Prehistoric Planet Review – You’ll Really Think You’re Looking At Real Dinosaurs | Television
OWhat is the opposite of an existential crisis? Because I think I have one. Watching Prehistoric Planet (Apple TV+) induced an existential feeling in me – joy/pleasure? – which I don’t really know what to do with.
To explain. Because it’s new, made of money, and eager to fill its schedules with high-profile productions to attract the kind of viewers and subscription rates that keep its coffers full and reputation polished – thus creating a virtuous cycle of programming from quality for you, me, and whoever shareholders/billionaires need to be kept in space rocket funds – Apple TV+ has recreated dinosaurs.
I mean, not quite in the Jurassic Park way (although I suspect it’s only a matter of time) but in a way that’s much safer and more accessible to a wider audience. Prehistoric Planet is full of CGI renderings of the reptiles that roamed the Earth 66 million years ago. And not just your ordinary dinosaurs. Tyrannosaurus rex is there of course, but beyond that there is mosasaur, pterosaur, hadrosaurus, tethyshadros, edmontosaurus, dromaeosaurid, antarctopelta, pachyrhinosaurus, nanuqsaurus and so many other than that you may have to beg the loan of a 10-year-old dino-fan if you’re going to hope to spell the names of all species and genera correctly. I couldn’t find any, so I probably made a billion mistakes in the list above. The internet, plus the 47-year-old brain, is no match for the sponge of knowledge that is the preteen hobbyist, and I can only apologize.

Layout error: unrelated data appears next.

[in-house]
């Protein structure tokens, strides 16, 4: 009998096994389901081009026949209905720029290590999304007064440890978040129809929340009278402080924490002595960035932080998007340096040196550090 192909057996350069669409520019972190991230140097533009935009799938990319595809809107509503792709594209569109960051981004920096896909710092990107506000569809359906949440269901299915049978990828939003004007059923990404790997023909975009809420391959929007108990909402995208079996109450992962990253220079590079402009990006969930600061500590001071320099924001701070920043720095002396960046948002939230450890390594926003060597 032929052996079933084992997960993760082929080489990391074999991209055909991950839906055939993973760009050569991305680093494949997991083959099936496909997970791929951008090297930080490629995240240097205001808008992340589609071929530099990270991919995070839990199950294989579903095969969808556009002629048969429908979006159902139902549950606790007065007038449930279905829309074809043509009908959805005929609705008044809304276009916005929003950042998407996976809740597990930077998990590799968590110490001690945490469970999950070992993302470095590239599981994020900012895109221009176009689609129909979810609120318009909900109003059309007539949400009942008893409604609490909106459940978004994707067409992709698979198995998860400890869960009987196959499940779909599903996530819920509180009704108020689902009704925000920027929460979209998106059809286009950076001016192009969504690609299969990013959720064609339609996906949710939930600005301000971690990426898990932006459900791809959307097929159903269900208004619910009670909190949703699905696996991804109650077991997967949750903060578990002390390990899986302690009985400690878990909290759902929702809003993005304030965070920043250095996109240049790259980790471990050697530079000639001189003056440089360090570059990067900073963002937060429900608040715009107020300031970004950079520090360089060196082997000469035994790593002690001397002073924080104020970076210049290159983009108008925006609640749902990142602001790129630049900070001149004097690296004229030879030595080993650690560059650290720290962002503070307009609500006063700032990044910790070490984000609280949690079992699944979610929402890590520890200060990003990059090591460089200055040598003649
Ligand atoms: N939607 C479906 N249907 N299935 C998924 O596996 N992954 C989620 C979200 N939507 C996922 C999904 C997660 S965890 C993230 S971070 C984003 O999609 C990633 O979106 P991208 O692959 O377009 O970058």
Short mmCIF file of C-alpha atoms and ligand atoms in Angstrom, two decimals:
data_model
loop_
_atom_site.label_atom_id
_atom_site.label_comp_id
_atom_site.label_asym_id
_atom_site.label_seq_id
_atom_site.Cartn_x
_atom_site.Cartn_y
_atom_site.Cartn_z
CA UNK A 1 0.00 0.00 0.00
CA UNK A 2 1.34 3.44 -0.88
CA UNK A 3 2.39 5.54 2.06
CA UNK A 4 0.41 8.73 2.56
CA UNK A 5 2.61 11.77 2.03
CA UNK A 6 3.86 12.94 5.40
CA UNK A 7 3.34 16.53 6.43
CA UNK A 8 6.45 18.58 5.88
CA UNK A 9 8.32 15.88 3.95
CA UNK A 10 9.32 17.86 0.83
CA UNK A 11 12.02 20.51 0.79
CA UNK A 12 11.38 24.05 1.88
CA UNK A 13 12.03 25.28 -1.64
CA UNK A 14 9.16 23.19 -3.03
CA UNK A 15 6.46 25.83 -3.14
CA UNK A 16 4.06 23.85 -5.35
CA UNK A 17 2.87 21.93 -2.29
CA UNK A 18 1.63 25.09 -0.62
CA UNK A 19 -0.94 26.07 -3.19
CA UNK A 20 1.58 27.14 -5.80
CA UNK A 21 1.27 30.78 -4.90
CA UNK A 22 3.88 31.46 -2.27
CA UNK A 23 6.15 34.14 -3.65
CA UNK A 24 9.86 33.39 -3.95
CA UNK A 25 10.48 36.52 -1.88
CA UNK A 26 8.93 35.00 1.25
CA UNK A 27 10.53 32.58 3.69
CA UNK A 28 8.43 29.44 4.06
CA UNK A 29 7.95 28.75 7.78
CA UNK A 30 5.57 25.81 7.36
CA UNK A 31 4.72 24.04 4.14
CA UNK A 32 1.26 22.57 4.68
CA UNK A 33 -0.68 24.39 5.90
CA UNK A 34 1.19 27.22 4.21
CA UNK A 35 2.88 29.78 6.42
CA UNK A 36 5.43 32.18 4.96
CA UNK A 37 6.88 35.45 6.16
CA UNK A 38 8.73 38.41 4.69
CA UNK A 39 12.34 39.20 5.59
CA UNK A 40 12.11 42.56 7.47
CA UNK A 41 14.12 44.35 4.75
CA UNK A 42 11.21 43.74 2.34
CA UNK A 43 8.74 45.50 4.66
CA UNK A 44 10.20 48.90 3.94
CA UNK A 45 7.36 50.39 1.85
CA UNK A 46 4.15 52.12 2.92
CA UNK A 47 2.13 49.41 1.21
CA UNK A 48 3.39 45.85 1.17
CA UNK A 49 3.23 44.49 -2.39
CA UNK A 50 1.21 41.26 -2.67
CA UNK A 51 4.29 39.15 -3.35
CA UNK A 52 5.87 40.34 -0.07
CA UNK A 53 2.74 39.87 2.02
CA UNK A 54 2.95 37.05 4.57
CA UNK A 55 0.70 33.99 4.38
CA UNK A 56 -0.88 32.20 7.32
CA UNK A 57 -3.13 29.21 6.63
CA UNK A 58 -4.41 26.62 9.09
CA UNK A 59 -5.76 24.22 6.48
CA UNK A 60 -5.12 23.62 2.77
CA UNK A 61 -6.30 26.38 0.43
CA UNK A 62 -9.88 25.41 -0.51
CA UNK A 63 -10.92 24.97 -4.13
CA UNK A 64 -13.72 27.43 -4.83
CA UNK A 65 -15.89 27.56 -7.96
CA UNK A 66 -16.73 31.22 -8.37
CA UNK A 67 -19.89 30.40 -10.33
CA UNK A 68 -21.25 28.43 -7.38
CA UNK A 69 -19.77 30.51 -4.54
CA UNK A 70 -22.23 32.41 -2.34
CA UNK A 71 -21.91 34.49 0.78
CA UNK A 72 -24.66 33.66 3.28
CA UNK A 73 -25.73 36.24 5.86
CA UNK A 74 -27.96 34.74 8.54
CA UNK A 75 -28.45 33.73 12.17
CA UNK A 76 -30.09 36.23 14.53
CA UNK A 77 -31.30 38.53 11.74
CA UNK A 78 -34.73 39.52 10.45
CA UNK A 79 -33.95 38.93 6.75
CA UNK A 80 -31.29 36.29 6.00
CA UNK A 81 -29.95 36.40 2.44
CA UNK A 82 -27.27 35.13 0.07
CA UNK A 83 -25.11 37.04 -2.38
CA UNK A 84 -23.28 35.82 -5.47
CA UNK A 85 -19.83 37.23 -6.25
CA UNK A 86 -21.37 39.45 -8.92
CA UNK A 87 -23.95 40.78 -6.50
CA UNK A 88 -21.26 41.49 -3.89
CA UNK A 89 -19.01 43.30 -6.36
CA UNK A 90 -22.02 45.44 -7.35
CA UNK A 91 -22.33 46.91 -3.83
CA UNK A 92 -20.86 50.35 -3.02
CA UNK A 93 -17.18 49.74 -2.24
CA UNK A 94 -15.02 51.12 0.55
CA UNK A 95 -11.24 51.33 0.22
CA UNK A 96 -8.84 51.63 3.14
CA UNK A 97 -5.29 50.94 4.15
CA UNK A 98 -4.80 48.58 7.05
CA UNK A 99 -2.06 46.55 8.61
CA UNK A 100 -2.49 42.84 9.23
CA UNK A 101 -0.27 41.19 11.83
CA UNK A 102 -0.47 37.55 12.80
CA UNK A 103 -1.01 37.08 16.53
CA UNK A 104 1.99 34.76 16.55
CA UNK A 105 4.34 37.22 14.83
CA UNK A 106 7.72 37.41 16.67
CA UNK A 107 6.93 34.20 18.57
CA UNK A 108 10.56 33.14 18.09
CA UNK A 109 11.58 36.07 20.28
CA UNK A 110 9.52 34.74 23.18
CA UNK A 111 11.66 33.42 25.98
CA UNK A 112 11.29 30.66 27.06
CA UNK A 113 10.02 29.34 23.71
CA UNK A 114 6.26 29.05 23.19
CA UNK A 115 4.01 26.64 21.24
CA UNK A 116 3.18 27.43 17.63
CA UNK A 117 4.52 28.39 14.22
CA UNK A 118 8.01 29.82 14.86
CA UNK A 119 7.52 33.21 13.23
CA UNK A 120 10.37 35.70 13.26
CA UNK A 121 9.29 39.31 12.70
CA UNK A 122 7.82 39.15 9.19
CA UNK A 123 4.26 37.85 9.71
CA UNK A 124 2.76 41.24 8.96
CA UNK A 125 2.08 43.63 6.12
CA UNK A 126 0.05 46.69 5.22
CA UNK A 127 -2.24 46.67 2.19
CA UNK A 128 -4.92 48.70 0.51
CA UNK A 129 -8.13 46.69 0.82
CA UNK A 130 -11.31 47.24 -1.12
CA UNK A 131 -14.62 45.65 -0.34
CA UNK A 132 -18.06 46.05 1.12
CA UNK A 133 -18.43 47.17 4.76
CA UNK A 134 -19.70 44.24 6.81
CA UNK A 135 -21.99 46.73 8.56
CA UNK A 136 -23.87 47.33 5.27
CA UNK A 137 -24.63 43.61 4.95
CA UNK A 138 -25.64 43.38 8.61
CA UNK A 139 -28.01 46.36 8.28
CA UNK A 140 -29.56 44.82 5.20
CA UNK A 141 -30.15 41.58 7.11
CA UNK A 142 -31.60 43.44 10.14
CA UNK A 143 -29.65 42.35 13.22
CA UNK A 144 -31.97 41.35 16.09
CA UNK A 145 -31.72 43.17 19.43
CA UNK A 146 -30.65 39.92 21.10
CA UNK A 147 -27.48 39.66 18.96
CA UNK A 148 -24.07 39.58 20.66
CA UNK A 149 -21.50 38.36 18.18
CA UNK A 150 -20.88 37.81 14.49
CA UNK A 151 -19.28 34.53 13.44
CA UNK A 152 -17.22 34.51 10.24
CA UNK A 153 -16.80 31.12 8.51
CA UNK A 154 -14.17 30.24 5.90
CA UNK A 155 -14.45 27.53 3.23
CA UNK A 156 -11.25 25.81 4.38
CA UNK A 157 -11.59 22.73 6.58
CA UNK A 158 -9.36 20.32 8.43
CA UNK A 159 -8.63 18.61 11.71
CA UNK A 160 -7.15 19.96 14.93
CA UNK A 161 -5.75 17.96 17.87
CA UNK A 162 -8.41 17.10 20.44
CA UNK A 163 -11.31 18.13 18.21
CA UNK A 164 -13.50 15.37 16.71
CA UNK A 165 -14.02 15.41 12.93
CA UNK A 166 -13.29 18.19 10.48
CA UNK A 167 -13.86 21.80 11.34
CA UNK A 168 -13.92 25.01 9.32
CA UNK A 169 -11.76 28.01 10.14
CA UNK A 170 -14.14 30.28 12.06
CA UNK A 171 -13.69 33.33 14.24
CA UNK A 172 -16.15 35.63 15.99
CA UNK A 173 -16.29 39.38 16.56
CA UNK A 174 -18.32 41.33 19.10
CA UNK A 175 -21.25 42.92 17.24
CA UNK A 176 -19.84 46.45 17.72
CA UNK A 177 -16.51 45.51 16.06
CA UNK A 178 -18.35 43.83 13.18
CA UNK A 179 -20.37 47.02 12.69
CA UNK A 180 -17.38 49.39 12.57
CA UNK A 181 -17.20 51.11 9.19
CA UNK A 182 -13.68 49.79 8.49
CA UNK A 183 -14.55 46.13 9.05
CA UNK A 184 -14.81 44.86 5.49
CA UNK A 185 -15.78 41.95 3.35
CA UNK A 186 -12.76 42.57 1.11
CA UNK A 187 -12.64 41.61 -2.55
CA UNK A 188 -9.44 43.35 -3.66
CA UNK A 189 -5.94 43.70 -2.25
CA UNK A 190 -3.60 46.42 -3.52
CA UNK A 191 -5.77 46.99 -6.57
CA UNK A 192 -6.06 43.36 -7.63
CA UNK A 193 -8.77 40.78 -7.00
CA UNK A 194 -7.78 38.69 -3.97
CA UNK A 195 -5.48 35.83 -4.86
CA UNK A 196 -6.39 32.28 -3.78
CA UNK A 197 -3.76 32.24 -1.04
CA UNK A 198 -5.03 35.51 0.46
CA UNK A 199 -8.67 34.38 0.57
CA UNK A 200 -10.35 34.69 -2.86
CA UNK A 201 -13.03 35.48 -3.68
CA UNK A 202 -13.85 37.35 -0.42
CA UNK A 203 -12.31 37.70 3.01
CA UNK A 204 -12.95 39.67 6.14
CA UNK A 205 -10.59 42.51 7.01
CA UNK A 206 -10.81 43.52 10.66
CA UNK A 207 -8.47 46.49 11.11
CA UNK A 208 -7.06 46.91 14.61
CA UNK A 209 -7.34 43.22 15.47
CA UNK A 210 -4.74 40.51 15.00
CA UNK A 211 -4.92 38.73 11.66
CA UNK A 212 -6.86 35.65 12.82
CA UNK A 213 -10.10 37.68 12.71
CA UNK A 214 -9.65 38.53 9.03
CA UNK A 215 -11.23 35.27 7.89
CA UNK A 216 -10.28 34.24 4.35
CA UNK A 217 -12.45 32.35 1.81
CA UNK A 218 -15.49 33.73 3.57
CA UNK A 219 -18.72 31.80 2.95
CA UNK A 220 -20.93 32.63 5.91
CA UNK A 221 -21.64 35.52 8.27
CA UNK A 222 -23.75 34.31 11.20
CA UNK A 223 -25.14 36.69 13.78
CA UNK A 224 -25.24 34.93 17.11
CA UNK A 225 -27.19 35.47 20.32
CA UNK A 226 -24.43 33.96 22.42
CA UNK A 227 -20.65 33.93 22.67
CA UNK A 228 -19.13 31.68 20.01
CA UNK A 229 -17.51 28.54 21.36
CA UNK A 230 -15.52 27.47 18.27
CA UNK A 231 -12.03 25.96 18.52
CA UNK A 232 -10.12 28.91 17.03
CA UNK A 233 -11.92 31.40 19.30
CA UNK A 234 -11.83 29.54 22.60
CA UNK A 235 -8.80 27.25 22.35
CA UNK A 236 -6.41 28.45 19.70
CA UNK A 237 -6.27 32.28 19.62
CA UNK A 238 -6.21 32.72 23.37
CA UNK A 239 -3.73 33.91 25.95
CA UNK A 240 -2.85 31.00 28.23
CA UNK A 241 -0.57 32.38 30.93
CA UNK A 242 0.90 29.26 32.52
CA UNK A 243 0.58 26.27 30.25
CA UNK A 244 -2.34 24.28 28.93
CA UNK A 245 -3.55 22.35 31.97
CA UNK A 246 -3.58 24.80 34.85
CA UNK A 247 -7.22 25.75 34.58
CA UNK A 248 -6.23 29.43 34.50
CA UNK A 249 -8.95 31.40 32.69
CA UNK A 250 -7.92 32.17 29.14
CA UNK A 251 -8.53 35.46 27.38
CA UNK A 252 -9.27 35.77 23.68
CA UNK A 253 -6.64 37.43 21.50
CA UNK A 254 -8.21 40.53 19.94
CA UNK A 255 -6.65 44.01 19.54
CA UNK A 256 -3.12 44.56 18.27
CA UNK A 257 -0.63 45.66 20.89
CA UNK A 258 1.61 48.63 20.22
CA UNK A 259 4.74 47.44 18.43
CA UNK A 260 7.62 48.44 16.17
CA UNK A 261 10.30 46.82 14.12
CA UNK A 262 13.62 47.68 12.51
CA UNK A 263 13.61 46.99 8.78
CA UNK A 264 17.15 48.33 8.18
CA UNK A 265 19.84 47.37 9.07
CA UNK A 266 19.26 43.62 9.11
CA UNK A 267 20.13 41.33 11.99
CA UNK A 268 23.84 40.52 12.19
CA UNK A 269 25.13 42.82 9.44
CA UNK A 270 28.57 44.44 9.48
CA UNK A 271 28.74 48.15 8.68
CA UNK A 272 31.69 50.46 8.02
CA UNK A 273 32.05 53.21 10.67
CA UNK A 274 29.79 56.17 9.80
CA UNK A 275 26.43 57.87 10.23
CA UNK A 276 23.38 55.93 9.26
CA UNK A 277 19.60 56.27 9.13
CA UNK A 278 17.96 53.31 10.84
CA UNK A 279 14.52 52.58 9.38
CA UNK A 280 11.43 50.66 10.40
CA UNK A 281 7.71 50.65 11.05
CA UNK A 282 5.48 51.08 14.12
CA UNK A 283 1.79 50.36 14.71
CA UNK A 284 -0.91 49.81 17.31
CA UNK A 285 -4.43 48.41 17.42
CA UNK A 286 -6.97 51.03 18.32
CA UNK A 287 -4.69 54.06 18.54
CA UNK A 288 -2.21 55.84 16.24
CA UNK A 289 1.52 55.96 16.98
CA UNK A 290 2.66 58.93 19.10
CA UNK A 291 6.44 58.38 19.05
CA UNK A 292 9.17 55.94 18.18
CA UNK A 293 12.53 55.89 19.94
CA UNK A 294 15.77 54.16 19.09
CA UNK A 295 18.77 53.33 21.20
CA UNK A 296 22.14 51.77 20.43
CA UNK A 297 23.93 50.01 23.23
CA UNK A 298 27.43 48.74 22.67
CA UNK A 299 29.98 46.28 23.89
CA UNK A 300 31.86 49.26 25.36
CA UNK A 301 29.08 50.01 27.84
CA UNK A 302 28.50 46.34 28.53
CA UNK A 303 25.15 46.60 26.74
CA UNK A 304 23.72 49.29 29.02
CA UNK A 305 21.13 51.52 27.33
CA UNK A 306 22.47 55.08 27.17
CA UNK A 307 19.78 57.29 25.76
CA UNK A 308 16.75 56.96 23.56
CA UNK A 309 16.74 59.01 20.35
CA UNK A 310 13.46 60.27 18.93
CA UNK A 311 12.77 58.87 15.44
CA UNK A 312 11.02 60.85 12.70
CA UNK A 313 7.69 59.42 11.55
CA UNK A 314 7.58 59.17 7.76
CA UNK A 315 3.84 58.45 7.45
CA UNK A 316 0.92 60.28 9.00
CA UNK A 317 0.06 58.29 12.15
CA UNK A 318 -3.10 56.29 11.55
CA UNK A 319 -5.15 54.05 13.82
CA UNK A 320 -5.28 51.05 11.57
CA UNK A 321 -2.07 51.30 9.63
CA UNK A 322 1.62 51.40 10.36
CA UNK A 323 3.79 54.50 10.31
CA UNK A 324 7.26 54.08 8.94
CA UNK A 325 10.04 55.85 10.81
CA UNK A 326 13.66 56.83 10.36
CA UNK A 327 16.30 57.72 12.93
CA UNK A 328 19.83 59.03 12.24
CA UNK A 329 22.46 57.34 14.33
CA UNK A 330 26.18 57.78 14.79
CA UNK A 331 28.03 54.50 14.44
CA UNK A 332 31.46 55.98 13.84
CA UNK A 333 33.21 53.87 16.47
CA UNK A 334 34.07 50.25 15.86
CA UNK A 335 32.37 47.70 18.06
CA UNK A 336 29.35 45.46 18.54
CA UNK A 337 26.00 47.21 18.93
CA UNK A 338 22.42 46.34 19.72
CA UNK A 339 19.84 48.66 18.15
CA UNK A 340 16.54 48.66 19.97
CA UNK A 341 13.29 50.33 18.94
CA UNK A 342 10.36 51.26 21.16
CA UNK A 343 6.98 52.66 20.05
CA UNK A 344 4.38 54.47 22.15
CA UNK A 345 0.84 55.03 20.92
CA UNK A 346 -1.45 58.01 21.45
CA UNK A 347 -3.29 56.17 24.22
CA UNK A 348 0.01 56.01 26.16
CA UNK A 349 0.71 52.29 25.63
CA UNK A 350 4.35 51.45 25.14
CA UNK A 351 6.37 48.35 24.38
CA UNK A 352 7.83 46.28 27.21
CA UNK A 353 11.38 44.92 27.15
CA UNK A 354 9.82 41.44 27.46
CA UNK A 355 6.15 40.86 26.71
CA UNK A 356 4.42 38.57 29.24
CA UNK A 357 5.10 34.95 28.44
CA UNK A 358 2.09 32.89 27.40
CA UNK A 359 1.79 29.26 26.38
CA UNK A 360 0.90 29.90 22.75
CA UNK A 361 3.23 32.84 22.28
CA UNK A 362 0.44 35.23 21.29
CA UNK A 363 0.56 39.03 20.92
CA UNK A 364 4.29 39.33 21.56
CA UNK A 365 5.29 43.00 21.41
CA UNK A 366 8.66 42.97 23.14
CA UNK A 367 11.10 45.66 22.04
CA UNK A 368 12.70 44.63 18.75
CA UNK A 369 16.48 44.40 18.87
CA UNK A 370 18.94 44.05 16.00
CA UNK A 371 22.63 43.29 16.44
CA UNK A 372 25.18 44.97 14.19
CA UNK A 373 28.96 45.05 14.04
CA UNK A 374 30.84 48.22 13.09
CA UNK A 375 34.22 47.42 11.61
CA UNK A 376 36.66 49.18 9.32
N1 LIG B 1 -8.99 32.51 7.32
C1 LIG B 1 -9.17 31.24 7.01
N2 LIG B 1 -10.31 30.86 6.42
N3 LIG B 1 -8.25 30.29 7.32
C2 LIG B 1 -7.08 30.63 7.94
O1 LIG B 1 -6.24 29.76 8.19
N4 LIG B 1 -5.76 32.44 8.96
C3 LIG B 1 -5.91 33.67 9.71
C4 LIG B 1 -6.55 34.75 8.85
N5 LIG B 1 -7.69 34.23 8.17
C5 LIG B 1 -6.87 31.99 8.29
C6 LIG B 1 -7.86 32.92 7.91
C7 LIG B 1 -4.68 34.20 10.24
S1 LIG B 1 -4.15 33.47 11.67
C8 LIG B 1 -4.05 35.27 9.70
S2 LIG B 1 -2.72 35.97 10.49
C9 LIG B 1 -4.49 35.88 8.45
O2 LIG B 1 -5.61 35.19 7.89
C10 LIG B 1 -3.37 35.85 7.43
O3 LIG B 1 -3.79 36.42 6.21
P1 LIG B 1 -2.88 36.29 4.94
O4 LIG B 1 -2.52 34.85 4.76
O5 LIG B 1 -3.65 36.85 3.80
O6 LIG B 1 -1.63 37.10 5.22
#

There is no strange valley here. The beasts – big or small, parent or juvenile, flightless or thriving – created by Moving Picture Company, the special effects experts behind The Lion King, Spider-Man: No Way Home and Blade Runner 2049 , made them look… real. I can not say more. You look at the screen and you see dinosaurs. You watch the first episode and find yourself thinking, “Wait. I just saw dinosaurs. Almost as damn it, they just filmed a documentary about wildlife in the Cretaceous period and I watched it. They walk, run, and hunt (in packs, if you’re a tenacious but tiny dromaeosaurid aiming for a massive hadrosaur instead of your usual bug-eating), chirp (if you’re an olorotitan baby just hatched from the egg your mother spawned in volcanic sand to keep you warm), and sometimes just hanging around, oblivious to any extinction event that will one day occur.
It’s an exhilarating, if slightly disorienting, experience. For UK viewers, the sense of confusion is heightened by the fact that, despite being on a decidedly new and modern channel that looks like the antithesis of the BBC, it is presented by David Attenborough. Is that allowed, you wonder? Aren’t there any statutes on this? Can he, too, travel the world as he pleases? Its presence is because the five-part series (covering forests, sea coasts, freshwater habitats and frozen landscapes) is produced by the BBC Studios Natural History Unit, but it still takes a while to adjust.
Its presence assures us of the veracity of the program’s claim to have used the most recent research available on all dinosaurs before us. Species that have been proven to be feathered – the ancestors of modern birds – are feathered. Nest building methods are detailed, and we are given countless other details of feeding behaviors, how young are raised, and winter survival techniques that – presumably – have been inferred from the fossil record and currently constitute the best of our knowledge.
The show is magnificent and the information valuable. But maybe in the end there will be an appetite for something more about how these fossil records tell experts what they are doing. How do you look at a single skull – all that remains, that we know of, of some species – and come to know anything about its owner and its kin? Where do facts end and educated guesses begin? Does the educated guess melt into the imagination? How to know the color of a dinosaur? I could take as many hours of explanation as needed from well-chosen workers in the myriad of subfields of expertise to tell me all about it. The 10-year-old in me awakened, and with it the primary atavistic directive of childhood: trust, but verify. How do you think we humans have survived this long?